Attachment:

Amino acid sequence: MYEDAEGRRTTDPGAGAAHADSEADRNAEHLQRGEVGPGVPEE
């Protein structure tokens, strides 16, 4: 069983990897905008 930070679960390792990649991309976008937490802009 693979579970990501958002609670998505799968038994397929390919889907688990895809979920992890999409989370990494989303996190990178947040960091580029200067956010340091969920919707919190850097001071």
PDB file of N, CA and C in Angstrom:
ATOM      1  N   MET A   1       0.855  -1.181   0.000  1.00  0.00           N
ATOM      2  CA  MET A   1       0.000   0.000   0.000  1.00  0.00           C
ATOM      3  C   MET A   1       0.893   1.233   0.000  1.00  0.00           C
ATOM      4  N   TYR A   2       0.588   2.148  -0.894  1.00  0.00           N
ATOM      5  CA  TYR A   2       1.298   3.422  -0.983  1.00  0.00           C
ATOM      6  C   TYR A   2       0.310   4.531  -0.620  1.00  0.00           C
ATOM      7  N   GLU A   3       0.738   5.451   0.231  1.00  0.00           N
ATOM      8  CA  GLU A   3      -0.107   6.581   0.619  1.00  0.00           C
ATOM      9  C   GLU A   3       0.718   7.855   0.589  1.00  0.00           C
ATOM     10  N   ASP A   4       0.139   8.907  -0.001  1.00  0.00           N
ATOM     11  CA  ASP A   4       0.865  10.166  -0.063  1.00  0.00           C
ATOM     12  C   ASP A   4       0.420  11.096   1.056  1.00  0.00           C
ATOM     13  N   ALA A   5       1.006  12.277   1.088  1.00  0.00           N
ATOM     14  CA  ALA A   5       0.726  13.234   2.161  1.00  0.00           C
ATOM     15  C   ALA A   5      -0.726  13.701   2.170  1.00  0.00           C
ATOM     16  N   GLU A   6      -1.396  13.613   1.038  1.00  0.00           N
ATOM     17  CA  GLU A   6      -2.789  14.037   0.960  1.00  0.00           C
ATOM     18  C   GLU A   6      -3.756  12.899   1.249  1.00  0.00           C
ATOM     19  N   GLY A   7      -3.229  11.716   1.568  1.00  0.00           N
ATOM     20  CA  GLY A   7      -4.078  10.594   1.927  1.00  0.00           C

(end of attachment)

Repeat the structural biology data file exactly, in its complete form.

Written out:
Amino acid sequence: MYEDAEGRRTTDPGAGAAHADSEADRNAEHLQRGEVGPGVPEE
């Protein structure tokens, strides 16, 4: 069983990897905008 930070679960390792990649991309976008937490802009 693979579970990501958002609670998505799968038994397929390919889907688990895809979920992890999409989370990494989303996190990178947040960091580029200067956010340091969920919707919190850097001071």
PDB file of N, CA and C in Angstrom:
ATOM      1  N   MET A   1       0.855  -1.181   0.000  1.00  0.00           N
ATOM      2  CA  MET A   1       0.000   0.000   0.000  1.00  0.00           C
ATOM      3  C   MET A   1       0.893   1.233   0.000  1.00  0.00           C
ATOM      4  N   TYR A   2       0.588   2.148  -0.894  1.00  0.00           N
ATOM      5  CA  TYR A   2       1.298   3.422  -0.983  1.00  0.00           C
ATOM      6  C   TYR A   2       0.310   4.531  -0.620  1.00  0.00           C
ATOM      7  N   GLU A   3       0.738   5.451   0.231  1.00  0.00           N
ATOM      8  CA  GLU A   3      -0.107   6.581   0.619  1.00  0.00           C
ATOM      9  C   GLU A   3       0.718   7.855   0.589  1.00  0.00           C
ATOM     10  N   ASP A   4       0.139   8.907  -0.001  1.00  0.00           N
ATOM     11  CA  ASP A   4       0.865  10.166  -0.063  1.00  0.00           C
ATOM     12  C   ASP A   4       0.420  11.096   1.056  1.00  0.00           C
ATOM     13  N   ALA A   5       1.006  12.277   1.088  1.00  0.00           N
ATOM     14  CA  ALA A   5       0.726  13.234   2.161  1.00  0.00           C
ATOM     15  C   ALA A   5      -0.726  13.701   2.170  1.00  0.00           C
ATOM     16  N   GLU A   6      -1.396  13.613   1.038  1.00  0.00           N
ATOM     17  CA  GLU A   6      -2.789  14.037   0.960  1.00  0.00           C
ATOM     18  C   GLU A   6      -3.756  12.899   1.249  1.00  0.00           C
ATOM     19  N   GLY A   7      -3.229  11.716   1.568  1.00  0.00           N
ATOM     20  CA  GLY A   7      -4.078  10.594   1.927  1.00  0.00           C